Brunanburh on the Fylde?

SASVA: notes on the Viking Age


In Chapter Five of Strathclyde and the Anglo-Saxons in the Viking Age, I suggested that the battle of Brunanburh (AD 937) might have been fought somewhere in North Lancashire. I specifically highlighted Amounderness, the district between the rivers Lune and Ribble, as a possible ‘conflict zone’ containing the battlefield. Amounderness was a possession of the West Saxon king Athelstan, who granted it to the Archbishop of York in 934. Athelstan had previously purchased the territory for a considerable sum from landowners who were most likely of Viking stock.

I take the view that Amounderness was the most northwestern part of Athelstan’s ‘England’ at the time of the battle of Brunanburh. Beyond it lay Lonsdale – the valley of the Lune – and the future county of Westmorland (which I suspect was under the authority of Anglo-Scandinavian lords who answered to York rather than to Athelstan). Beyond Westmorland lay the…

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SIEME Conference 2013

Scotland in early medieval Europe
Unfortunately I’ll miss this conference, which is being held in Edinburgh over the weekend of 22-24 February. It’s organized by the Society of Antiquaries of Scotland in conjunction with the Dark Age Studies Committee. The last remaining tickets sold out a few weeks ago, so even if I was able to change my schedule I wouldn’t be able to attend. I’m sorry to miss it, as there are many enticing papers on the menu. In fact, I can’t see anything on the programme that doesn’t entice.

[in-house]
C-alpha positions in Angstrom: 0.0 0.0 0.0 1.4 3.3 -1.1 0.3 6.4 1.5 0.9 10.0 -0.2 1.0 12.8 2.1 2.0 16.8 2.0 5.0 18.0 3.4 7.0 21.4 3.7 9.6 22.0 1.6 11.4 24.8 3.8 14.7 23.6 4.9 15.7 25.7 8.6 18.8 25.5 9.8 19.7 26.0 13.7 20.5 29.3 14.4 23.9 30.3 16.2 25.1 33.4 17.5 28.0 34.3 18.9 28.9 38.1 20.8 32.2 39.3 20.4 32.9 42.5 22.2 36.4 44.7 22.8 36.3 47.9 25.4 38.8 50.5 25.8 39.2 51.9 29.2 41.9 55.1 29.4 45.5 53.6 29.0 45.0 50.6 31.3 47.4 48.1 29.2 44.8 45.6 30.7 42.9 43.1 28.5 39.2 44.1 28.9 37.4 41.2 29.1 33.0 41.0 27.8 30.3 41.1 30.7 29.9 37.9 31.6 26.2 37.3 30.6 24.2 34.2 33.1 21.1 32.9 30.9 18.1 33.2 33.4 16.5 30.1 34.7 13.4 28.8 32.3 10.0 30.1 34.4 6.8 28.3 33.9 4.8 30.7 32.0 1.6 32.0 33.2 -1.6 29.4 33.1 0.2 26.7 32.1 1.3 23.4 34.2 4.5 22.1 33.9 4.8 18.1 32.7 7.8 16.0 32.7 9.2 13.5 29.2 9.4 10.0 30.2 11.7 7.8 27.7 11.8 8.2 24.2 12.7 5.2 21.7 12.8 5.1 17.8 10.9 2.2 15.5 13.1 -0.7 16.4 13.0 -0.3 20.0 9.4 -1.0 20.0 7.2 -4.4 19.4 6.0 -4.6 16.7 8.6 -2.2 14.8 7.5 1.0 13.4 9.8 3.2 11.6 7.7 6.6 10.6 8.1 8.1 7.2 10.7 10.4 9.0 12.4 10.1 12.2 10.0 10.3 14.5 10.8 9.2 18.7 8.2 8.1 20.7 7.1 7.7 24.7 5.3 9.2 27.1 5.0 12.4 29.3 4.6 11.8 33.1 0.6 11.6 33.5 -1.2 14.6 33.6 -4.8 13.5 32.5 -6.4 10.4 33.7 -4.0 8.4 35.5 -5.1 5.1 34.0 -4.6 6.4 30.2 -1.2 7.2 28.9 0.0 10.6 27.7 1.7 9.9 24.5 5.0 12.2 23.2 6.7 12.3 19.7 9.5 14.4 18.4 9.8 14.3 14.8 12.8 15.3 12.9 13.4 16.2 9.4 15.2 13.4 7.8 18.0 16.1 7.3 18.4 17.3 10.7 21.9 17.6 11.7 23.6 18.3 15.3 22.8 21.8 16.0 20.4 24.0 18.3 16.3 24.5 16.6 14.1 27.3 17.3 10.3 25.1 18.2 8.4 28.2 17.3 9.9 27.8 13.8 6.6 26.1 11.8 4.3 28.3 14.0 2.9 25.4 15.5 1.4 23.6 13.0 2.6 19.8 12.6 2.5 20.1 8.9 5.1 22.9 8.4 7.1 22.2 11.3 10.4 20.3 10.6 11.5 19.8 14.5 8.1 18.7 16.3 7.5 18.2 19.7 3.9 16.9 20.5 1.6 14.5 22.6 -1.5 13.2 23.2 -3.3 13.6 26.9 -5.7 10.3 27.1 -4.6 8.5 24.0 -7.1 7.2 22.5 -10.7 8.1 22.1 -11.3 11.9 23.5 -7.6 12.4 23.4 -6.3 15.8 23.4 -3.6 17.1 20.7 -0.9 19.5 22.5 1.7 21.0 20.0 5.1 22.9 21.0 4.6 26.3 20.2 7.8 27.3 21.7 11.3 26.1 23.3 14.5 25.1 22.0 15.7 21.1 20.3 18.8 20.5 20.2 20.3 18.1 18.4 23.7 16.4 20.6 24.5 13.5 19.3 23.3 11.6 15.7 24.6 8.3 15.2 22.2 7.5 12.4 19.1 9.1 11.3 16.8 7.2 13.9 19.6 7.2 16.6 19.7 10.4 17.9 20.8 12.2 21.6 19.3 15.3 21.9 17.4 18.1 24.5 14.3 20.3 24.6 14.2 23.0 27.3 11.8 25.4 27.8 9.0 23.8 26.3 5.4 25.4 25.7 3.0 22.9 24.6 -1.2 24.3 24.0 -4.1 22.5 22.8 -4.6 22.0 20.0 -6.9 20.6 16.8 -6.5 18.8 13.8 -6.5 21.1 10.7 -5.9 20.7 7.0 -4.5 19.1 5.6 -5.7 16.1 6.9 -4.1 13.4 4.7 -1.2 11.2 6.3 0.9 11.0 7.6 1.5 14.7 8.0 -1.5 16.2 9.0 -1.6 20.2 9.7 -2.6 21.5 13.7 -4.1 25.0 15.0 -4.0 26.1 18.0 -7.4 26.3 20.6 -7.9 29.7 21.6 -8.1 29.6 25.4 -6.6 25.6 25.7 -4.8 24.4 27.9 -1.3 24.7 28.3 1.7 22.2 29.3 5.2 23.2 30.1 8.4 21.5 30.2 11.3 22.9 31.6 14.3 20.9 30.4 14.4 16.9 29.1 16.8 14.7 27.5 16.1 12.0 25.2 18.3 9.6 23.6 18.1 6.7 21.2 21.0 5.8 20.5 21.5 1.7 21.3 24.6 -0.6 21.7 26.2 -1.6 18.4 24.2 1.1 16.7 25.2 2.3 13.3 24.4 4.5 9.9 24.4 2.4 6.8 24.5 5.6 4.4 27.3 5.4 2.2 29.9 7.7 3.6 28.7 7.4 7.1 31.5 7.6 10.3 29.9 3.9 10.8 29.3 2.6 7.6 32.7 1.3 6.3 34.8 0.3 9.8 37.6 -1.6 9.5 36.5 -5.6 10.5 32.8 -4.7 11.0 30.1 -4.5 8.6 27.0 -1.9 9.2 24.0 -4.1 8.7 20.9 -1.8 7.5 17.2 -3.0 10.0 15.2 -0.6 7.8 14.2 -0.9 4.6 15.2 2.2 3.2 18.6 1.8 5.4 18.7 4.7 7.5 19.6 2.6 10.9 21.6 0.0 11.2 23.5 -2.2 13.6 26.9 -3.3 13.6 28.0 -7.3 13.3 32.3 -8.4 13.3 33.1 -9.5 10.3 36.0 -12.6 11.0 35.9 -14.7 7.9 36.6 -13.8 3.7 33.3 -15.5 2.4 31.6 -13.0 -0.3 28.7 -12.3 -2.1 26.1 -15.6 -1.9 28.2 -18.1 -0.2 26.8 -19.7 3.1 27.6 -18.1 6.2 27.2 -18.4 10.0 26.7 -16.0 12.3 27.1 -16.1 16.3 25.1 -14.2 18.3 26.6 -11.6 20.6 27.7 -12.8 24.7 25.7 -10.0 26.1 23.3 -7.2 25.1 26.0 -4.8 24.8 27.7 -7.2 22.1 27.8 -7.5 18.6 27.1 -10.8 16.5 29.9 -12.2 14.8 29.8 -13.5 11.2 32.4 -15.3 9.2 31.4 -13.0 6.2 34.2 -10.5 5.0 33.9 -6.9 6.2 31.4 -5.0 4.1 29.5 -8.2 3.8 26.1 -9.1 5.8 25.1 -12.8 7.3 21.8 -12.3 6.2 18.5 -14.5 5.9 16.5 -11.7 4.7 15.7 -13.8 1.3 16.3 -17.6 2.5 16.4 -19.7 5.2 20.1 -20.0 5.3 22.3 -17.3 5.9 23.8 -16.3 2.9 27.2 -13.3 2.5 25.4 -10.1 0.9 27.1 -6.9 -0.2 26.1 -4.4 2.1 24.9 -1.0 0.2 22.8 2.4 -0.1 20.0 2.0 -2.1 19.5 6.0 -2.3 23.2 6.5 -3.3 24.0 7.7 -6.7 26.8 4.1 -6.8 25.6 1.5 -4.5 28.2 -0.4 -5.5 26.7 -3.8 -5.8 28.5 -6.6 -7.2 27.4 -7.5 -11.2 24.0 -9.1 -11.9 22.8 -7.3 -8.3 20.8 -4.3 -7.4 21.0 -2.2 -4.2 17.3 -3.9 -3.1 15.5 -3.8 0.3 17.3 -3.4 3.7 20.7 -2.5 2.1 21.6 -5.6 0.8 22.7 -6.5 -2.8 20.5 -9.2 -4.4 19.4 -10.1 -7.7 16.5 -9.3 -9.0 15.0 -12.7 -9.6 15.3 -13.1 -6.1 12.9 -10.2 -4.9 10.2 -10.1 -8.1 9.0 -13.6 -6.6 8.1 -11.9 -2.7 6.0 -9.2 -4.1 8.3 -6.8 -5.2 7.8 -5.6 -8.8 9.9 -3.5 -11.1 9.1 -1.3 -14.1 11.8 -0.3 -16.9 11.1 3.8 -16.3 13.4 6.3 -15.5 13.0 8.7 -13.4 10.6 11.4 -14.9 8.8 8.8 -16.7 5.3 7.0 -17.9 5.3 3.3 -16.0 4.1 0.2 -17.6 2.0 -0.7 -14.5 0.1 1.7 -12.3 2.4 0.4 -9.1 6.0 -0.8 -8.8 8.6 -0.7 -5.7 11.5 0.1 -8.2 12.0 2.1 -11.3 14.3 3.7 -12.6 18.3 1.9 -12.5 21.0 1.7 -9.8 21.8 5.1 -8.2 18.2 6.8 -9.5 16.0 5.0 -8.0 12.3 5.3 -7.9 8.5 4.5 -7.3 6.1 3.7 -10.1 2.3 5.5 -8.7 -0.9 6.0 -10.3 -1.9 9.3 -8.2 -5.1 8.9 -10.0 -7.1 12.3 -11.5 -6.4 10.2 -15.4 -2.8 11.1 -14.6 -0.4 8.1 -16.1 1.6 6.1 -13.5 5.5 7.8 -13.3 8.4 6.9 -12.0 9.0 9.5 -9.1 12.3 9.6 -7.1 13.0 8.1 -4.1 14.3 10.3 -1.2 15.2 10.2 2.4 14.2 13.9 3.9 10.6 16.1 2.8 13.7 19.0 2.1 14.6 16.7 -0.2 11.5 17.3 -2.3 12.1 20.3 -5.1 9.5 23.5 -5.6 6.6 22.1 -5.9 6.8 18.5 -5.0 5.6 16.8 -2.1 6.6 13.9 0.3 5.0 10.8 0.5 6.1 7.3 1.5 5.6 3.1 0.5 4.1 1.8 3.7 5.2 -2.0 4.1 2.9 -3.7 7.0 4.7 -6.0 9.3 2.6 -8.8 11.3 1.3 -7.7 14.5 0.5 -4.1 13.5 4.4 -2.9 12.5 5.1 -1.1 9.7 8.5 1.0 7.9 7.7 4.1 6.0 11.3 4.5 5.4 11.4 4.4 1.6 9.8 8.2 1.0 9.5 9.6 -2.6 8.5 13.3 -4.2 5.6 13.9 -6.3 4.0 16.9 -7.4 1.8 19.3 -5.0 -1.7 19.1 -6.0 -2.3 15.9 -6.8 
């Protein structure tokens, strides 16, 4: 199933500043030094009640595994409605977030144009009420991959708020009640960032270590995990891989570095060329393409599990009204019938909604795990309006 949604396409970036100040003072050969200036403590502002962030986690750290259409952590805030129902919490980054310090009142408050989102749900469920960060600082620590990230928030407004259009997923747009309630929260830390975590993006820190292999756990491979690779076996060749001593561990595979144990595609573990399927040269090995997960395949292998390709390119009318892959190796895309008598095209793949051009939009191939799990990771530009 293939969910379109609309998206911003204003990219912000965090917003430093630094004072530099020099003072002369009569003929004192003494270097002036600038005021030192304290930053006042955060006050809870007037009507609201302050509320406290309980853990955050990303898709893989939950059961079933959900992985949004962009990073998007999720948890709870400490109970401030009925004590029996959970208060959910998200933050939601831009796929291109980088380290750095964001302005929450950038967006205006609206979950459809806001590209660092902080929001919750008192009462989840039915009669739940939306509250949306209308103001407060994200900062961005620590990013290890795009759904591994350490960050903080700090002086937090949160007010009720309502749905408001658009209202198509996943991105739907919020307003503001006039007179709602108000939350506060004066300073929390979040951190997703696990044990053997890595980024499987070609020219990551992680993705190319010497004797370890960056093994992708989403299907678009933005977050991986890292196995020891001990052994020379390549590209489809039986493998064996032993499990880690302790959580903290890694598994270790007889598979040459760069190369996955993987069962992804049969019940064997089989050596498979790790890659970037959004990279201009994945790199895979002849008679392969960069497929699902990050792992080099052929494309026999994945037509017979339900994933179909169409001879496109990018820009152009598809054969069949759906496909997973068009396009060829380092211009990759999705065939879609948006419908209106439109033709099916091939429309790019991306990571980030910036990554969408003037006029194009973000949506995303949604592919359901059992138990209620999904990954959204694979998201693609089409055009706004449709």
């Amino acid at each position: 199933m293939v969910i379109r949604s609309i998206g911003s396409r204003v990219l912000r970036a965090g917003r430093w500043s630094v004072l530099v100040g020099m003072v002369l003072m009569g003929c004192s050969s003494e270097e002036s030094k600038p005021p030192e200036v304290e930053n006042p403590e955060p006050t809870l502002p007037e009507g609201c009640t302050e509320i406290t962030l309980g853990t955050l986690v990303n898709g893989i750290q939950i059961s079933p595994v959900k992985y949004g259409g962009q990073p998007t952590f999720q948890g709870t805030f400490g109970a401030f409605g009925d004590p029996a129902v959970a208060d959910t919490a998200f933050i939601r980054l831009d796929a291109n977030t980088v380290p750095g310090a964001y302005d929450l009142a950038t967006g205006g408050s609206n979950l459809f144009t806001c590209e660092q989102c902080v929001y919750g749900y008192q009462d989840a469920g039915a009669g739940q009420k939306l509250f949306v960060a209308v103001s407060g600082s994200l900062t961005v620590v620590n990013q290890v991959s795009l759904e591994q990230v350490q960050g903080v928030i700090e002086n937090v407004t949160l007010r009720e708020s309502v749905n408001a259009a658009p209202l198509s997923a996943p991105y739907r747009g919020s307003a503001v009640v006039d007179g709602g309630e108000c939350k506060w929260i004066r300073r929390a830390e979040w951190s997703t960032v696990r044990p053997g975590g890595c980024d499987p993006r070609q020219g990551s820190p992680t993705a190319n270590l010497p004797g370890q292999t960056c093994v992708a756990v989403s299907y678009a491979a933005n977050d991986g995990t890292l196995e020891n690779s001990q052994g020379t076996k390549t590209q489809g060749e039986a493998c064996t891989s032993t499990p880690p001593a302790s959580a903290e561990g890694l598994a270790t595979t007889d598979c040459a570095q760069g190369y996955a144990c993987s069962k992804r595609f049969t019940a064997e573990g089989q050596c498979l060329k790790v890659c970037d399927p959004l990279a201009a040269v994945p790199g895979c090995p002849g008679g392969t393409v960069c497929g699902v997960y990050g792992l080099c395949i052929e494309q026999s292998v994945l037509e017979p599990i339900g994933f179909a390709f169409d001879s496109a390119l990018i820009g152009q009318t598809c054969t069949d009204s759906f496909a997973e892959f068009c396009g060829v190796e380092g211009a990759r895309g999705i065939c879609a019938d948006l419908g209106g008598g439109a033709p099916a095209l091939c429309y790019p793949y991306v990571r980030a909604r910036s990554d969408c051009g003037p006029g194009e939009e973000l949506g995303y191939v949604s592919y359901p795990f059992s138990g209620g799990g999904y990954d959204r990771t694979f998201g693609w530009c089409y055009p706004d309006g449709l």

Some examples of what I’ll be missing:

Social relations as revealed from burial evidence in AD 400-650 (Adrian Maldonado)

Portmahomack: a Pictish monastery in its political, ideological and economic context (Martin Carver)

‘Class 1’ symbol stones in European perspective (Katherine Forsyth)

Trusty’s Hill, Rheged and the Picts of Galloway: power and ethnogenesis on the Solway Firth (Chris Bowles & Ronan Toolis)

Landscapes of power and governance in Pictland (Gordon Noble)

Archaeological reflections on power, ideology and identity in Scotland (Stephen Driscoll)

….. but these are just a few random highlights in what looks like a truly enthralling three days.

And even the flyer looks great – a fine view of the magnificent Hunterston Brooch.

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The Murray Prize

Those of you with unpublished articles on Scottish history lying around the house may wish to consider submitting one as an entry for the Murray Prize, a prestigious award presented annually by the Society of Antiquaries of Scotland. Entries should deal with an aspect of Scottish history (rather than archaeology) in the period AD 500 to 1700. The winning article gets published in the Society’s highly respected Proceedings, and its author receives cash and a medal.

The deadline for submissions has been extended to 30 November, which leaves plenty of time for entrants to tidy up stray endnotes, check obscure references and fix last-minute typos. So what are you waiting for? I’m sorely tempted to rustle up something myself and send it off before the deadline.

Now, if only that unfinished paper on the Anglo-Pictish invasion of Strathclyde was in better shape…..

The Murray Prize (Society of Antiquaries of Scotland)

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St Andrew’s Day

Saint Andrew

None of my usual mumblings this time. Just a wee blogpost to wish a happy St Andrew’s Day to all!

View of St Andrews from St Rule's Church (photo © B Keeling)

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